When we wrote about degree apprenticeships back in August, we made the comment that since the Government had first announced them, take up amongst universities had been distinctly lukewarm (there were then less than 30 institutions offering them, several of which were FE colleges). Three months later, and with the introduction of the apprenticeship levy fast approaching, interest appears to be growing. According to HEFCE, almost seventy bids were submitted for Phase 1 of the Degree Apprenticeships Development Fund (DADF), which provided a total of £4.5 million to support degree apprenticeships.
It was against this backdrop that the University Vocational Awards Council (UVAC) held its annual conference on 22nd November. Set up in 1999, UVACs mission is to champion higher level vocational learning, which they do by providing an independent voice for their members, including universities, colleges, awarding bodies, and overseas institutions. The event itself was attended by around 150 delegates from a range of institutions and organisations, including universities, colleges, Independent Training Providers, LEPs and professional bodies.
One of the sessions was taken by Emsi’s Business Development Manager for Higher Education, Dr. Jamie Mackay, whose theme was “How data help informs skills demand from employers”. Jamie began by quoting from the criteria set out by the DADF, which stated amongst other things that funding would be based on:
“…activities that better match the supply of provision to employer needs by establishing future skills needs of employers.”
The question that immediately arises from this is how those future skills needs can be established. In his keynote address, Stephen North, Policy Lead for Higher and Degree Apprenticeships, Department for Education, commented that he gets asked this question on a frequent basis. His answer was basically, “You need to be engaging the employers,” which seems obvious, but of course begs another question: “How do we know which employers we should be engaging?”
In his session, Jamie fleshed out an effective approach that universities can take to answer this question. Where an institution might have little or no idea what the future skills needs of employers are, and therefore no methodical way of knowing which ones they should be targeting, granular labour market insight can be used to identify those future skills needs, and therefore enable the institution to take a more strategic approach to employer engagement.
Here are the four basic questions that universities seeking to take a more structured approach to degree apprenticeships should be asking themselves:
- What does our target regional economy (its sectors and occupations) actually look like?
- What role does our institution play in this regional economy (i.e. is it an anchor institution, does it engage with local schools, does it seek to be a leading economic driver in the region)?
- Who are our key stakeholders?
- How are we mapping Higher / Degree Apprenticeships to regional industry?
The first point is key, and links in with the whole question of localism/regionalism that is embedded in the Government’s industrial strategy. Back in September, in his address to the Institute of Directors’ Annual Conference, the Secretary of State for Business, Energy and Industrial Strategy, Greg Clark MP, made the point that a successful industrial strategy must be localised, because different regions have very different economic circumstances and therefore require very different solutions:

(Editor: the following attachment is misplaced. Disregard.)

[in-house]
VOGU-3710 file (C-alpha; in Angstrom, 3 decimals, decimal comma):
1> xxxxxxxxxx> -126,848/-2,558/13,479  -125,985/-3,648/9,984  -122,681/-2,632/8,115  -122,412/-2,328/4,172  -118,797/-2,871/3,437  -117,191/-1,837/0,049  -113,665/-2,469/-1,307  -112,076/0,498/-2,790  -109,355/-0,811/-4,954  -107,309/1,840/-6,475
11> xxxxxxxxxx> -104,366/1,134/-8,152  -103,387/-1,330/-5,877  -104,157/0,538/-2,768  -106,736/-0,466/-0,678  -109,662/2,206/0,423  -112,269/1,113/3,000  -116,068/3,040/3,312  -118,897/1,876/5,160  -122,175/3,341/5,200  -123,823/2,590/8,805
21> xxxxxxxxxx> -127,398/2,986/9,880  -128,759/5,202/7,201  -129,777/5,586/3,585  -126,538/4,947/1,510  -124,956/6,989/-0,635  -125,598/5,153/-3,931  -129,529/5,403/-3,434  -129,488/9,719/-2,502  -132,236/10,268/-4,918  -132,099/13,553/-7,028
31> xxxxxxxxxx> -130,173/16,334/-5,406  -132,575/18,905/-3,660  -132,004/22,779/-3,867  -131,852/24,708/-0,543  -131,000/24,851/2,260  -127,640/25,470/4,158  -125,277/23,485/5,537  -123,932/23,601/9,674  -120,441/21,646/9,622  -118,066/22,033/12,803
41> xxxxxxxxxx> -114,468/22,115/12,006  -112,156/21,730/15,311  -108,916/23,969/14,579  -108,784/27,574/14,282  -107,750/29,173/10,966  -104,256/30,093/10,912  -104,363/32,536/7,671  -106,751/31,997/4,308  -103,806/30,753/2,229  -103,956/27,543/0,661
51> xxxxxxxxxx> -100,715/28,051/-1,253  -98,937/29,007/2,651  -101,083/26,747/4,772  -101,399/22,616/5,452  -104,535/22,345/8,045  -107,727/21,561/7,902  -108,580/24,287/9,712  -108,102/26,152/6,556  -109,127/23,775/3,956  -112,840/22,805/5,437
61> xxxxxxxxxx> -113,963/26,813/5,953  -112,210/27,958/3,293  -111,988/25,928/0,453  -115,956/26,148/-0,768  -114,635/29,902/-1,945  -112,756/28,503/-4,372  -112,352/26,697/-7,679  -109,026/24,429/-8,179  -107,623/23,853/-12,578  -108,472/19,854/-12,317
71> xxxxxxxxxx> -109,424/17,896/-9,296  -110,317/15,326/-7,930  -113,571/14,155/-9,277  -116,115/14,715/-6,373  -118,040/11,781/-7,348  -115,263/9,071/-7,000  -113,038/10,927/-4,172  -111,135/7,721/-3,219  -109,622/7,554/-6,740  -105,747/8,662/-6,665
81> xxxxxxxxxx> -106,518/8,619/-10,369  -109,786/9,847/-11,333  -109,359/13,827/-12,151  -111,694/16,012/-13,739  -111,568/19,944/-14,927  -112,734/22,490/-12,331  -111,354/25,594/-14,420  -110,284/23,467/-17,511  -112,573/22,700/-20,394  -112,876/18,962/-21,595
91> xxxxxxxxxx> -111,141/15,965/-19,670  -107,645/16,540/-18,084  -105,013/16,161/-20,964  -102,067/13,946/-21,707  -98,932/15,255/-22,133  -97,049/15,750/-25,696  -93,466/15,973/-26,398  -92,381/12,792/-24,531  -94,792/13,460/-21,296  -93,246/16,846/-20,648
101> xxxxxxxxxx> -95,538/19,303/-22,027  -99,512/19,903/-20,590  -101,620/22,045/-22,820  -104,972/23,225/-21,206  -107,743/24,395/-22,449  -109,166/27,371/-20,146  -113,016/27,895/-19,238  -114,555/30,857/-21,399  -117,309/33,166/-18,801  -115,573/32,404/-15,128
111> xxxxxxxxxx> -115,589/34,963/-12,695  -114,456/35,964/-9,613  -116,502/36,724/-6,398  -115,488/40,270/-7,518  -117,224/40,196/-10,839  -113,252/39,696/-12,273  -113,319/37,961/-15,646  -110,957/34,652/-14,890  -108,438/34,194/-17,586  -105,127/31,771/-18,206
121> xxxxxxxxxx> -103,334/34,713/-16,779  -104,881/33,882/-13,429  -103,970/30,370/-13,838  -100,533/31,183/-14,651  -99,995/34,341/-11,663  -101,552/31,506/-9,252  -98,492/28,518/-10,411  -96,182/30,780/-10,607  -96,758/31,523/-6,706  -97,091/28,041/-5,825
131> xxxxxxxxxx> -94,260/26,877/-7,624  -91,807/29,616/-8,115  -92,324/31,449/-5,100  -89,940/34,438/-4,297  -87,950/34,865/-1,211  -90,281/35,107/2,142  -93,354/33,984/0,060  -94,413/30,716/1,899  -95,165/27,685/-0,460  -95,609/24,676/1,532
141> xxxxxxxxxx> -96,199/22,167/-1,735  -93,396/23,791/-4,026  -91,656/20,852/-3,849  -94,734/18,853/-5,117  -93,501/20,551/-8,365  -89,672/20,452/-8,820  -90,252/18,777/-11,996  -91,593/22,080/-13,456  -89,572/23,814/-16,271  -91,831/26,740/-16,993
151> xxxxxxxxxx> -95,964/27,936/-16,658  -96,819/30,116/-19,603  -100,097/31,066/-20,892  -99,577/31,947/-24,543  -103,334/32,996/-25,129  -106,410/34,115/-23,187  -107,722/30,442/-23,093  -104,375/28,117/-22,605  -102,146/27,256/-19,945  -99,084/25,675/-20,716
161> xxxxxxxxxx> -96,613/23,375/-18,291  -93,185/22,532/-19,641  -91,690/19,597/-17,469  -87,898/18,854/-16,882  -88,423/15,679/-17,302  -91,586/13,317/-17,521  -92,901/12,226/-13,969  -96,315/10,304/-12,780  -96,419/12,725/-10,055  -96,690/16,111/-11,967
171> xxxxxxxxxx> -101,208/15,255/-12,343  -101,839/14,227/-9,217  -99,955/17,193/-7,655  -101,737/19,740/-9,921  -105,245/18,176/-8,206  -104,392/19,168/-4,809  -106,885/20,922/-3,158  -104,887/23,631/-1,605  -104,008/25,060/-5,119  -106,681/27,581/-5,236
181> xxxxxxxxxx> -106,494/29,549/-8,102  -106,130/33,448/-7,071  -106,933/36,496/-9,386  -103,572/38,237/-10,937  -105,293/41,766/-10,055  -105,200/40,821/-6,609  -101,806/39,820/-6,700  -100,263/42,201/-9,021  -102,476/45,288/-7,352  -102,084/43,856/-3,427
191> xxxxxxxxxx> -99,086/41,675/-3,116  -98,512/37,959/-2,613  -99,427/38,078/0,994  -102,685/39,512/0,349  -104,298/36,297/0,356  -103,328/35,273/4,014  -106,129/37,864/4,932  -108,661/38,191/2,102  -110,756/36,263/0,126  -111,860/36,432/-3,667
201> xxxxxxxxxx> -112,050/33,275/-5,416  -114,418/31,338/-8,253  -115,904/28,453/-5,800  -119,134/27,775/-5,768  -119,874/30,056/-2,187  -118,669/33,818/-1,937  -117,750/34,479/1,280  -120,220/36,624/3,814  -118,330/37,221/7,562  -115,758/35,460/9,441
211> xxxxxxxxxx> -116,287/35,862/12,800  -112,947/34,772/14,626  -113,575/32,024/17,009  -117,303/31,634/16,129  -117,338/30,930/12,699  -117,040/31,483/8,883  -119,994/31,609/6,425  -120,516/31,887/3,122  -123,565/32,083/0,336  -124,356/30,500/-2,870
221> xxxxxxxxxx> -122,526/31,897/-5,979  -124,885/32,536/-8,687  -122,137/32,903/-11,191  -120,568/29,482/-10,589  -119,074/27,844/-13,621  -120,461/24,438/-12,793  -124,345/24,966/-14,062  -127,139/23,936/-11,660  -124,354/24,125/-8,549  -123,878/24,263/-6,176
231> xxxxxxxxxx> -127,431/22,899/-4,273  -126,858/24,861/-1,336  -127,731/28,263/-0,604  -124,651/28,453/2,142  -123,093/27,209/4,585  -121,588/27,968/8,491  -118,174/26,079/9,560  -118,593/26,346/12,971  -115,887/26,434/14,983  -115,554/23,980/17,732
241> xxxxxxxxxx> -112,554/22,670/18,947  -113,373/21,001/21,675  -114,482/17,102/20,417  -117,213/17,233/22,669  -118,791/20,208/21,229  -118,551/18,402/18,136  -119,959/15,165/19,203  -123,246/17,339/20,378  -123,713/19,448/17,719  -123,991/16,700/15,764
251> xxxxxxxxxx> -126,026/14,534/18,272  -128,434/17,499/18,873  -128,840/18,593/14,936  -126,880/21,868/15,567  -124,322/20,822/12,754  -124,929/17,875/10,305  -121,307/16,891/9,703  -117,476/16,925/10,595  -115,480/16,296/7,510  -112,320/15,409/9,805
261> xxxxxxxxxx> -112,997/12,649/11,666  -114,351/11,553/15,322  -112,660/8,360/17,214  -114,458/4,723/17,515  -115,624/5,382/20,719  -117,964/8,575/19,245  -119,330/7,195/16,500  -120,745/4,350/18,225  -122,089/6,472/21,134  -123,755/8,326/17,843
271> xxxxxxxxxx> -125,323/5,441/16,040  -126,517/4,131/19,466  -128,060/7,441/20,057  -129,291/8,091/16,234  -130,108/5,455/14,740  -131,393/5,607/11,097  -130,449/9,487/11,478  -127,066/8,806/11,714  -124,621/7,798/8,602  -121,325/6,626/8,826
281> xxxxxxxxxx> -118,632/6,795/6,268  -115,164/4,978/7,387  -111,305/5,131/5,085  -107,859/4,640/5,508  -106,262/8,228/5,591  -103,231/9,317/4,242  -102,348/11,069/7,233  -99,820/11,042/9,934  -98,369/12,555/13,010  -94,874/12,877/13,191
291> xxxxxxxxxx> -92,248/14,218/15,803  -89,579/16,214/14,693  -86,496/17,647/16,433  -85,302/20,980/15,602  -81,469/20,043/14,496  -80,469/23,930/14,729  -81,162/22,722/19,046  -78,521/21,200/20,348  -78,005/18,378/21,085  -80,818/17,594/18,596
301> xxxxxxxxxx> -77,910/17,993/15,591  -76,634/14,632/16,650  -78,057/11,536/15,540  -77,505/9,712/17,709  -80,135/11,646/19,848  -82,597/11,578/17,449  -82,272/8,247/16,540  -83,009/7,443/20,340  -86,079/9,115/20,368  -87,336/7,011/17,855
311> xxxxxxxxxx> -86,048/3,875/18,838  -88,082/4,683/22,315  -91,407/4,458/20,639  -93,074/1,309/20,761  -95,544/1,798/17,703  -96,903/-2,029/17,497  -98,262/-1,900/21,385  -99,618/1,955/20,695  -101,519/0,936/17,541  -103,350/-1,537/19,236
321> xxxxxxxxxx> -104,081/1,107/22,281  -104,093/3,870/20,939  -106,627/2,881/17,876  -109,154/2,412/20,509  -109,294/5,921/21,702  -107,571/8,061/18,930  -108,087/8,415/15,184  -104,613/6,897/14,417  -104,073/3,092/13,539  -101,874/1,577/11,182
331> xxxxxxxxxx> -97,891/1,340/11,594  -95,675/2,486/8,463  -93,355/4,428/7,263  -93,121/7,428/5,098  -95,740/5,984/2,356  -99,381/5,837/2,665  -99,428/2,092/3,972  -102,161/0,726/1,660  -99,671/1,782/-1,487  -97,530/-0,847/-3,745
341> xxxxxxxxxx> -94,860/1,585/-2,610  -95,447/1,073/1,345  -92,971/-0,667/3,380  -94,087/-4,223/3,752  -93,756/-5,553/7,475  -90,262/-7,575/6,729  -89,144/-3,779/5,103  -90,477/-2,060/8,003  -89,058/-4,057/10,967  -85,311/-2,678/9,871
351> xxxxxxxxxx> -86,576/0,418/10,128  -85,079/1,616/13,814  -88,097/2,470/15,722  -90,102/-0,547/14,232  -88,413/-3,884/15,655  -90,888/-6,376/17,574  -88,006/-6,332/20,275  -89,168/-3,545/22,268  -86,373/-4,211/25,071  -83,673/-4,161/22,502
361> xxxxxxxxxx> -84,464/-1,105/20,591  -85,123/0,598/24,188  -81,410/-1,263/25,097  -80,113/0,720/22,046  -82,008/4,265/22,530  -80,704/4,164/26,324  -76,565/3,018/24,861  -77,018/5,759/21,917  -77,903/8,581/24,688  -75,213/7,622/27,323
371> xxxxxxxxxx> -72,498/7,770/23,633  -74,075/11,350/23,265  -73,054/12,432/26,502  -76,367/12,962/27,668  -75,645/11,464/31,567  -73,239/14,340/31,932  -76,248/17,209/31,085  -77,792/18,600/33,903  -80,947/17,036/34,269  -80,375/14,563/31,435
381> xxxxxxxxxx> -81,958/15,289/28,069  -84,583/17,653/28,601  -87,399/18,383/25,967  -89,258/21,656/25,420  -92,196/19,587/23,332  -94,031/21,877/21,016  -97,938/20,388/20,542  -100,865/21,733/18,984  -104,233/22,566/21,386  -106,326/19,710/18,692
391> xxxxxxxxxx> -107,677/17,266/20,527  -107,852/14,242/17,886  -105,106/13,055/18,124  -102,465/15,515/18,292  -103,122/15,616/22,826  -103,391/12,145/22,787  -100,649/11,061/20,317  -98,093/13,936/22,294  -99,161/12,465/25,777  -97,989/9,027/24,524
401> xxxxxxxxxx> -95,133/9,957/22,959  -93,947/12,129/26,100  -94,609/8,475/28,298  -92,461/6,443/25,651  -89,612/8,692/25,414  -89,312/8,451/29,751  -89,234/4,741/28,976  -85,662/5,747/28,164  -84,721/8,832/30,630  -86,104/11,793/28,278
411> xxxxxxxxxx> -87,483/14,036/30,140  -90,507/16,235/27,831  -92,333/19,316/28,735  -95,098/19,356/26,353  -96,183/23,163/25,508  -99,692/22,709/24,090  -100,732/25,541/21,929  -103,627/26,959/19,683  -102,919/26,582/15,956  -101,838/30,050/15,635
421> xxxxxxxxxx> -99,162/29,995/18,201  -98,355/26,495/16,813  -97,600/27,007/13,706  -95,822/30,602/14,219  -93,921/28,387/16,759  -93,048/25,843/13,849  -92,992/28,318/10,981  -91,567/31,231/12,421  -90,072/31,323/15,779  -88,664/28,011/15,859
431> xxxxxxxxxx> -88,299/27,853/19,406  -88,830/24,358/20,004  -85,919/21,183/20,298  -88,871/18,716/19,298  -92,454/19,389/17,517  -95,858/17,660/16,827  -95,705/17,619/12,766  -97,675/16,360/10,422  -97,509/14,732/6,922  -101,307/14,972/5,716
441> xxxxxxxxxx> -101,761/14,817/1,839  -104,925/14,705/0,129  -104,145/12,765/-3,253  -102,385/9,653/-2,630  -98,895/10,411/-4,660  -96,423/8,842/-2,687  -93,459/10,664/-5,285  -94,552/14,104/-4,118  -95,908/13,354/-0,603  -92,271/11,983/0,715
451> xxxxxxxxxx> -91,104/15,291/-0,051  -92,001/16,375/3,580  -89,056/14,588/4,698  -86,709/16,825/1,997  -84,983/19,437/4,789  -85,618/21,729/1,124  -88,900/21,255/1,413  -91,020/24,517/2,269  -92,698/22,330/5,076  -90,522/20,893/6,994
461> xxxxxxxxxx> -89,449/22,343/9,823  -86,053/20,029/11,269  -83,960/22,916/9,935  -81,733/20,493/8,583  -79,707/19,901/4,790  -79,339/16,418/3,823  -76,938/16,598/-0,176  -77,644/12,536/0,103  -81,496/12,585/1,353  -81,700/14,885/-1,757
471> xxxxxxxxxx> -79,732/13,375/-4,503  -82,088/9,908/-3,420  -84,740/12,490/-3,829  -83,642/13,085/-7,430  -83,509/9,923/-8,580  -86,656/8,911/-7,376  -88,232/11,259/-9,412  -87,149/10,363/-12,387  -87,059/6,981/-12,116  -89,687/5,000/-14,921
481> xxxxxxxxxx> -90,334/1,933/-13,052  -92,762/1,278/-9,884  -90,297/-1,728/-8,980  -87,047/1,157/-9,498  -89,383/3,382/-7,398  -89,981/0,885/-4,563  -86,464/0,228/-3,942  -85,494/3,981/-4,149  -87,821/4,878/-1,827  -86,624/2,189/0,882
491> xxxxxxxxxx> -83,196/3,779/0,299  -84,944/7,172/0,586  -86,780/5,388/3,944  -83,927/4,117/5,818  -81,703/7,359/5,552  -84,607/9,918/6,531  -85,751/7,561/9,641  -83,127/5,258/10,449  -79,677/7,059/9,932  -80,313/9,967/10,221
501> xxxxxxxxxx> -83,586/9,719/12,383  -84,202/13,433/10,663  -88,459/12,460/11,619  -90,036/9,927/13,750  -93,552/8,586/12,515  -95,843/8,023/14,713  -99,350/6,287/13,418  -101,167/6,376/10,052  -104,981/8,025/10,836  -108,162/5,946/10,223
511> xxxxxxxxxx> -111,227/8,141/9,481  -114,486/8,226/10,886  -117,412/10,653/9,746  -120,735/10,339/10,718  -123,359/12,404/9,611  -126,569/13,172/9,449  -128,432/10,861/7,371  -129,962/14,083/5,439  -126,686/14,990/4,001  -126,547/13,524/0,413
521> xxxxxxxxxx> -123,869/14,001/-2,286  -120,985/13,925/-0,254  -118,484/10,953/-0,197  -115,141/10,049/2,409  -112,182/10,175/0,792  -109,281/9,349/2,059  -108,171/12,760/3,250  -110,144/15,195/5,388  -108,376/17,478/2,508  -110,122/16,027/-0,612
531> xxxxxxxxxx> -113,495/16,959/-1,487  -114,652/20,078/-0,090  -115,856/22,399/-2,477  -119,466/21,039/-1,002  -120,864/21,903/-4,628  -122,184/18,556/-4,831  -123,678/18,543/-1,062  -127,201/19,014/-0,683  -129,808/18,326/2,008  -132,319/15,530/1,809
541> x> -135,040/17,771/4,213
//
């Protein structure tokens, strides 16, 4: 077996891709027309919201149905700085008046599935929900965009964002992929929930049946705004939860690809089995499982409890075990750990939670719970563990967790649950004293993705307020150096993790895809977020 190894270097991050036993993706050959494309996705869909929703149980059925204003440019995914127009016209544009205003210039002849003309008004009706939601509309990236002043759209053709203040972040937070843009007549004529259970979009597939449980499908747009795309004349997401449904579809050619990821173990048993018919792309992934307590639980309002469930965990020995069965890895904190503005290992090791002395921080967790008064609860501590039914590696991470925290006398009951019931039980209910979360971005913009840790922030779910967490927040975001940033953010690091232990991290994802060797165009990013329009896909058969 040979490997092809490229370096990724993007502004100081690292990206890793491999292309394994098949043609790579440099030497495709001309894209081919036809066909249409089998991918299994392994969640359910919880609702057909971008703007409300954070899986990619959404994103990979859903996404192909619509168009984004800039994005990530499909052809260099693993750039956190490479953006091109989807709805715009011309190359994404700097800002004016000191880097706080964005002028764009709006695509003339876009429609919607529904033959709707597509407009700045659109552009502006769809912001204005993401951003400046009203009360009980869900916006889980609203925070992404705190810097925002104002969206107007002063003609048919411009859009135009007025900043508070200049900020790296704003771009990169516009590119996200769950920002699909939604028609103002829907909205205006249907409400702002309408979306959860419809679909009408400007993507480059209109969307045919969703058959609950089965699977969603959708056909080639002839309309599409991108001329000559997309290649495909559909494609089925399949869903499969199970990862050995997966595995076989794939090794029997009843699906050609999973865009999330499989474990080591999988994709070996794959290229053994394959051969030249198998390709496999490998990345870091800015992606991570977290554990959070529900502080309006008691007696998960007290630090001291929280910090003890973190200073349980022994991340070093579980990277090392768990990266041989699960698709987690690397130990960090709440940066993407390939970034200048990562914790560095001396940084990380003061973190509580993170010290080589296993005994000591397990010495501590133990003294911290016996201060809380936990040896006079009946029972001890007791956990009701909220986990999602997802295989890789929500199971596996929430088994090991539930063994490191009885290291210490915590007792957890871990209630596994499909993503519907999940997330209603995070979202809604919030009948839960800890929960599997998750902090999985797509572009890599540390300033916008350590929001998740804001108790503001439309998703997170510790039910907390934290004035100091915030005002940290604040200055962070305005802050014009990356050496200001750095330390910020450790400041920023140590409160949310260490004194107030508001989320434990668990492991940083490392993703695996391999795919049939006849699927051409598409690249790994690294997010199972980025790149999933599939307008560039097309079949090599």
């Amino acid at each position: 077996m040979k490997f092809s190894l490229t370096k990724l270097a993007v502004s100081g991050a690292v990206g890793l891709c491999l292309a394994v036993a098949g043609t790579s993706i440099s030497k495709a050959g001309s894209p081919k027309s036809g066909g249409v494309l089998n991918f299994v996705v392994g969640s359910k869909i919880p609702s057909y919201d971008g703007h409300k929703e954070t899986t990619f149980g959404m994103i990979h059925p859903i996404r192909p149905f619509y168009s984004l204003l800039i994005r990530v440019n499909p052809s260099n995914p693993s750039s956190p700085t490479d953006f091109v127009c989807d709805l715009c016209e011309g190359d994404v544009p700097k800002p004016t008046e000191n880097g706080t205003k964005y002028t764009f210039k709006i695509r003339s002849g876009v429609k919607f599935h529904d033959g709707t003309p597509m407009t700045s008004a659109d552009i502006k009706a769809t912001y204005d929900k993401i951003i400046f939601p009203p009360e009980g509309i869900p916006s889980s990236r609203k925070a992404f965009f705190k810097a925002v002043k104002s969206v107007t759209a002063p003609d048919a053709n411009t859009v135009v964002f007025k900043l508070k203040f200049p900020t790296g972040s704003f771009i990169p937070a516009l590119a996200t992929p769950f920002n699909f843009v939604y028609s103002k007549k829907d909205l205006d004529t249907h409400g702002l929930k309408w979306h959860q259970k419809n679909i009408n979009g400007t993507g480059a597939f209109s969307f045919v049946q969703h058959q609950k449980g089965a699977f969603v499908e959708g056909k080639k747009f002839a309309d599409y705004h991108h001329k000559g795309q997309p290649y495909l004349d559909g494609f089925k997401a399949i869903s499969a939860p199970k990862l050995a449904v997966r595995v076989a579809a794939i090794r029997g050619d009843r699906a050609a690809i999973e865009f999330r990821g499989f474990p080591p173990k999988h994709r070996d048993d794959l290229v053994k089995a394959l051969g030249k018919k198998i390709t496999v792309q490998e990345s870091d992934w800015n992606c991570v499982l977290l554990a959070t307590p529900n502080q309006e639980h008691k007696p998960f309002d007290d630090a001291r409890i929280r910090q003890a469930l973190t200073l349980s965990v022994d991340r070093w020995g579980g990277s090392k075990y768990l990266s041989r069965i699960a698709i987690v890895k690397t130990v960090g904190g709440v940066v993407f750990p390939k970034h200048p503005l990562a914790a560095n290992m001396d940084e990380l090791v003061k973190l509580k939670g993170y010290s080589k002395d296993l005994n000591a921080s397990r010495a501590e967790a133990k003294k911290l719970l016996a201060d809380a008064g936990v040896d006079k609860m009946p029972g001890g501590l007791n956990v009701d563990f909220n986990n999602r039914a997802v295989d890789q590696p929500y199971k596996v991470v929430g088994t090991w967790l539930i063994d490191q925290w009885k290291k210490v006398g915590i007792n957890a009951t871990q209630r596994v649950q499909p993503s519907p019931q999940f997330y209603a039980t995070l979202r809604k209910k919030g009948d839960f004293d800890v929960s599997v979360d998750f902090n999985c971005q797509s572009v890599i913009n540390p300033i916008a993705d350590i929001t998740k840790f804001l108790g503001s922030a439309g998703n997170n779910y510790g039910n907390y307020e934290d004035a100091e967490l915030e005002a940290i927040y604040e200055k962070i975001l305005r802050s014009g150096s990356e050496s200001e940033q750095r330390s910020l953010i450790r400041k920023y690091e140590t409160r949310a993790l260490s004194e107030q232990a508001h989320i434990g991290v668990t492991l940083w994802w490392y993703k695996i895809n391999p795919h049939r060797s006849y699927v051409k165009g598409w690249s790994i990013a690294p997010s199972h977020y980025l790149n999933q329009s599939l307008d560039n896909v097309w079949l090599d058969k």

“It’s obvious that South Kensington here has very different needs from Middlesbrough…Yet for too long, government policy has treated every place as if they were identical…It seems to me that helping Cornwall make the best of its future is as vital to a comprehensive national success as helping Birmingham — but what is needed in each place is different, and our strategy must reflect that.”
Using current and forecast granular insight from three LEP regions — Sheffield City Region, Tees Valley Unlimited, and West of England — Jamie demonstrated just how different specific regions can be in their economic make up. The point of this is firstly to show how data can be used to identify needs at the local and regional level, but also to say that if institutions are to develop a truly methodical approach to degree apprenticeships, granular data is vital as it reveals the specific employer needs of the particular area they serve, which may well be very different than demand in other regions (the data from each of these examples was taken from our LEP Region Reports, which you can access here).
This understanding then feeds into the other three questions. For instance, the university that has identified its regional needs is in a far better place to become a key economic driver in that region. With regard to the third point, understanding which sectors are set to grow over the next few years will undoubtedly shape which employers and organisations the university sees as key stakeholders.
But most crucially, using labour market insight to identify regional needs will help the university understand which degree apprenticeships are likely to be needed over the next few years, and therefore enable them to map their planning to real demand in their region’s economy. For a university looking to bid for DADF Phase 2 funding, where HEFCE will again likely be looking for “…activities that better match the supply of provision to employer needs by establishing future skills needs of employers,” this kind of regional knowledge could prove invaluable.